In Lisaa, a young lady, the main Lisaa, played by Anjali, goes to meet her alienated grandparents, who are living in "western ghats". Indeed, that is the manner by which explicit the film is. She takes a companion, Jaggu (Sam Jones) alongside her – on the grounds that, why not? The grandparents (which incorporates a hammy Makrand Deshpande) act so strange, such as popping a stacked firearm into their mouth and playing Russian roulette, that any rational individual would quickly be anxious about being with such people. At that point there are the powerful occurances!
Yet, Lisaa is determined, for she needs to get her mom, their girl, wedded once more, and won't stop until these older folks give their endorsement. Typically, soon things turn life-threateningly genuine for her and Jaggu.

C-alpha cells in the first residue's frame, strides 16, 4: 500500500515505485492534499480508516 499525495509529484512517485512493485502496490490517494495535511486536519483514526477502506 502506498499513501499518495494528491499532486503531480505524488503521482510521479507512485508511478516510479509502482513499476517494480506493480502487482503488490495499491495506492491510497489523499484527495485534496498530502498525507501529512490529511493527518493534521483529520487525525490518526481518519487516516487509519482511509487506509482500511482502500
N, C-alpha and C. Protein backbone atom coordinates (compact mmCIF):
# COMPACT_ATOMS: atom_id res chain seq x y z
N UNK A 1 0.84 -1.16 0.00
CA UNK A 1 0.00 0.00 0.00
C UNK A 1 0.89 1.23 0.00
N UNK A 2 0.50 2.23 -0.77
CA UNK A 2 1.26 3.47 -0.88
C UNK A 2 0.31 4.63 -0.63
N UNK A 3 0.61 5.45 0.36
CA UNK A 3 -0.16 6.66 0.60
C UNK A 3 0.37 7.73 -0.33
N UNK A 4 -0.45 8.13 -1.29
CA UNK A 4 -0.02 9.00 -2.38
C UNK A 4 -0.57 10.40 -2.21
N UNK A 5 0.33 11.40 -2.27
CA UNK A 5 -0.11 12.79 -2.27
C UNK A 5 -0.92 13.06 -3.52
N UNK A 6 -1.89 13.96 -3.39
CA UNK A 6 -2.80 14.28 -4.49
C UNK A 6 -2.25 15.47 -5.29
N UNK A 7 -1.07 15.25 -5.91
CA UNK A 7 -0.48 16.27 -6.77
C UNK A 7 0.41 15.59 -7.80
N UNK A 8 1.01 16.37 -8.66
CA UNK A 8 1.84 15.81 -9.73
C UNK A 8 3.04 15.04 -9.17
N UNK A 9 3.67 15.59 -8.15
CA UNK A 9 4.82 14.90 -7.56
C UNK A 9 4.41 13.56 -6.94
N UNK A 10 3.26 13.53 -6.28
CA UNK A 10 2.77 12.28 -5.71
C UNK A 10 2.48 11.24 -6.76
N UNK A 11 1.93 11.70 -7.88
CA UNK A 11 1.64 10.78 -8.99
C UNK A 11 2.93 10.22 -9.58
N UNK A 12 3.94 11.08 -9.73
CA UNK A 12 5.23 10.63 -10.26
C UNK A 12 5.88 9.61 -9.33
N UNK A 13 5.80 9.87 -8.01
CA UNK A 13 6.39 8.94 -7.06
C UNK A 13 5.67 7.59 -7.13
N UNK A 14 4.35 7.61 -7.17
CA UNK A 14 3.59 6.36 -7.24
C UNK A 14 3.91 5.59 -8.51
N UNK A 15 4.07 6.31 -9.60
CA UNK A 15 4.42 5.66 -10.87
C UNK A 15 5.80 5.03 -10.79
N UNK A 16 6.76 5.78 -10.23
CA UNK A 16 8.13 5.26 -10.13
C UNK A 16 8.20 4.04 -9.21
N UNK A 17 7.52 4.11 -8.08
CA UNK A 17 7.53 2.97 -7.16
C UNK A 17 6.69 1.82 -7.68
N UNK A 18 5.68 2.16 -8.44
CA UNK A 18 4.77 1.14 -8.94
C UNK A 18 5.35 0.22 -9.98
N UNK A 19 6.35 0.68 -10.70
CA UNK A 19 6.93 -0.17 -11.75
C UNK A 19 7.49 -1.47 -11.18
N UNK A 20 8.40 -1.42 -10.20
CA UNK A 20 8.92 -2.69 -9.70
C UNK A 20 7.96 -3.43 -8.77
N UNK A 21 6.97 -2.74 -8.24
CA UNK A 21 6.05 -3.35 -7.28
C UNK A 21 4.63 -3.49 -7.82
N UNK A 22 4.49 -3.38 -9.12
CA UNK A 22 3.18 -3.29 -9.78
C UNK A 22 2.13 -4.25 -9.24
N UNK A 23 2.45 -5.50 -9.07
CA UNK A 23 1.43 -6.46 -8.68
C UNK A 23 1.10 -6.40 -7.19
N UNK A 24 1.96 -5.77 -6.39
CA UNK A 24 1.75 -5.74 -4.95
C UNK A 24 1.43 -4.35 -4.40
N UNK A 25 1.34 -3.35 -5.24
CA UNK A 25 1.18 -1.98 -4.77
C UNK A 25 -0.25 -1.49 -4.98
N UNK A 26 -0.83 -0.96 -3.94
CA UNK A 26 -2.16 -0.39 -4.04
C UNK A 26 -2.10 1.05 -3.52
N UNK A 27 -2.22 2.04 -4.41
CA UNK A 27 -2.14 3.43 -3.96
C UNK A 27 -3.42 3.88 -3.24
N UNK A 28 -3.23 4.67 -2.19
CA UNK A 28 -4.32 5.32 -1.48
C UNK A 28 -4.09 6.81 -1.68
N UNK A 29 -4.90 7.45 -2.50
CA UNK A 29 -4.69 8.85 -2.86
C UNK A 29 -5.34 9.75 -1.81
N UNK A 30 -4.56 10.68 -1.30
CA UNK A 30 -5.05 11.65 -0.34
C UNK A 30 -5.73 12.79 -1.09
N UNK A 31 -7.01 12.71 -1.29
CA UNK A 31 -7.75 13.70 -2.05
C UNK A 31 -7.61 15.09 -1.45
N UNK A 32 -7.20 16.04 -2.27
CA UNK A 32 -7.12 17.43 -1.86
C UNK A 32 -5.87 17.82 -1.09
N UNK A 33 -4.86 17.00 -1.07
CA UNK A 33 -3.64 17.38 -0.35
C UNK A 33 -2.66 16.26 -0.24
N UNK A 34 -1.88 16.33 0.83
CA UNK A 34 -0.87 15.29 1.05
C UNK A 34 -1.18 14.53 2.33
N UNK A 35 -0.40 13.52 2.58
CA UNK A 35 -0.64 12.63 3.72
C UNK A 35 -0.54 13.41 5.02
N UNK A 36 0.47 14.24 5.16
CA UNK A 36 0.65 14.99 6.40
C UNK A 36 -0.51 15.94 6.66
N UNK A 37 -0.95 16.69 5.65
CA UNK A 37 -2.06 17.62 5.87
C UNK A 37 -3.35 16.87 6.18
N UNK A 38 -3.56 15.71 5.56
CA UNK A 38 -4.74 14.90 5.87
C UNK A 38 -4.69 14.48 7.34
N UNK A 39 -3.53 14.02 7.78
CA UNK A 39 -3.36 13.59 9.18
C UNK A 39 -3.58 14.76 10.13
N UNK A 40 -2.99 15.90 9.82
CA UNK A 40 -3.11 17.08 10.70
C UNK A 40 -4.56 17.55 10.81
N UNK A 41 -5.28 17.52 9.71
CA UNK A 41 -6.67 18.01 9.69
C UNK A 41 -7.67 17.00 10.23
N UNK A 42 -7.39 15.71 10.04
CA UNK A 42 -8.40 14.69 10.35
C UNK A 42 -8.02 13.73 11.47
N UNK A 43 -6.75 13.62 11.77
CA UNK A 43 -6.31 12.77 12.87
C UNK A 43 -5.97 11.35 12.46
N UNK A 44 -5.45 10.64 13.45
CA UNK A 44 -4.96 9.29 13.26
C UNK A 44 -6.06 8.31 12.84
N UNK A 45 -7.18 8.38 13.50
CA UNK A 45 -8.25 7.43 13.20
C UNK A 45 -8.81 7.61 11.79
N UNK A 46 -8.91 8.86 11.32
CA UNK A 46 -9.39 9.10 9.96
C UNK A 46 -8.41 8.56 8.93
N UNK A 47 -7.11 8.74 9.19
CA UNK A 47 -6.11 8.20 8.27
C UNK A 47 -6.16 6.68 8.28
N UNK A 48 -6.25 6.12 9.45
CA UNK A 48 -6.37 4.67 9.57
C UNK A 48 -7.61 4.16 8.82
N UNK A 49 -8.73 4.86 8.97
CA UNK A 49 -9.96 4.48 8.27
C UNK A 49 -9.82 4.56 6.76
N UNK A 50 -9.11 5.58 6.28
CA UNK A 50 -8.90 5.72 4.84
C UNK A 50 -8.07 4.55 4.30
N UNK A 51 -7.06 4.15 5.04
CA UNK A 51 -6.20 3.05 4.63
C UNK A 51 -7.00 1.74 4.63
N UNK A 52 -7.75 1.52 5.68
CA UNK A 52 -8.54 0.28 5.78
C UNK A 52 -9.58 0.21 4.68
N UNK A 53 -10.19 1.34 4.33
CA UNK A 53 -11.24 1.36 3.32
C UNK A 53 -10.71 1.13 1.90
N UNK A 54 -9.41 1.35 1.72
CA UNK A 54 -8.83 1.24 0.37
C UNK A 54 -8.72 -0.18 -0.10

Lifting the reason of Manoj Night Shyamalan's The Visit, executive Raju Viswanath has thought of a loathsomeness spine chiller that comes up short on any feeling of state of mind gathering or speed. The scene segues are bumping and the awfulness components derivate and barely alarming. To exacerbate the situation, we get a power fitted message at last that stands out like a sore thumb. With cardboard characters and narrating that needs profundity, even 3D doesn't spare this film.